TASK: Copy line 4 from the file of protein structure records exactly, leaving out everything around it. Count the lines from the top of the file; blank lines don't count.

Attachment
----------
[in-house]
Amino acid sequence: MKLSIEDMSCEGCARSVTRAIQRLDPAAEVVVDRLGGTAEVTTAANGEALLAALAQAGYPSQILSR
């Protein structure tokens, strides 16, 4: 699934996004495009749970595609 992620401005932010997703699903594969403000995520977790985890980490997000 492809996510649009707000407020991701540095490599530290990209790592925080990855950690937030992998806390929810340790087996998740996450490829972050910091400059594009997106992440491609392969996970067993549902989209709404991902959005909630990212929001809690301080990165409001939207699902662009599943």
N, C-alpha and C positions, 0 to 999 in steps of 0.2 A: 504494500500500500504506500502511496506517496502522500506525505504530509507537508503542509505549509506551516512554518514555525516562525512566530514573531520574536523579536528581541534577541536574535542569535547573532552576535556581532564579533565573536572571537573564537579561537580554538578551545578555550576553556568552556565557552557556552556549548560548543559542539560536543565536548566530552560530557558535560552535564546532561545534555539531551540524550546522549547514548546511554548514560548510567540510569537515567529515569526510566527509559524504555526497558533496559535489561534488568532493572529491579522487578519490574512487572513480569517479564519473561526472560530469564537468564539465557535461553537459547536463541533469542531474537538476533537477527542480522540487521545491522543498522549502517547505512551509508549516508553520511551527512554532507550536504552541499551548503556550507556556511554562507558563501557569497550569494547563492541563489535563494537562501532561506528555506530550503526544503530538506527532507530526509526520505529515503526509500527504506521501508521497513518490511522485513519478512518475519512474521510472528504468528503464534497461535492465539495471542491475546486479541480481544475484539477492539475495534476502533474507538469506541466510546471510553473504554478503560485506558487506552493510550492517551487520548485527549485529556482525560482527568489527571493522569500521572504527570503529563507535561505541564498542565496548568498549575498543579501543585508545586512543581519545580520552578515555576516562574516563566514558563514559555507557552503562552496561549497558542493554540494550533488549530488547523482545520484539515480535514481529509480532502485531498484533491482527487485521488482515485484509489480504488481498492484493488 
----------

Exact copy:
N, C-alpha and C positions, 0 to 999 in steps of 0.2 A: 504494500500500500504506500502511496506517496502522500506525505504530509507537508503542509505549509506551516512554518514555525516562525512566530514573531520574536523579536528581541534577541536574535542569535547573532552576535556581532564579533565573536572571537573564537579561537580554538578551545578555550576553556568552556565557552557556552556549548560548543559542539560536543565536548566530552560530557558535560552535564546532561545534555539531551540524550546522549547514548546511554548514560548510567540510569537515567529515569526510566527509559524504555526497558533496559535489561534488568532493572529491579522487578519490574512487572513480569517479564519473561526472560530469564537468564539465557535461553537459547536463541533469542531474537538476533537477527542480522540487521545491522543498522549502517547505512551509508549516508553520511551527512554532507550536504552541499551548503556550507556556511554562507558563501557569497550569494547563492541563489535563494537562501532561506528555506530550503526544503530538506527532507530526509526520505529515503526509500527504506521501508521497513518490511522485513519478512518475519512474521510472528504468528503464534497461535492465539495471542491475546486479541480481544475484539477492539475495534476502533474507538469506541466510546471510553473504554478503560485506558487506552493510550492517551487520548485527549485529556482525560482527568489527571493522569500521572504527570503529563507535561505541564498542565496548568498549575498543579501543585508545586512543581519545580520552578515555576516562574516563566514558563514559555507557552503562552496561549497558542493554540494550533488549530488547523482545520484539515480535514481529509480532502485531498484533491482527487485521488482515485484509489480504488481498492484493488 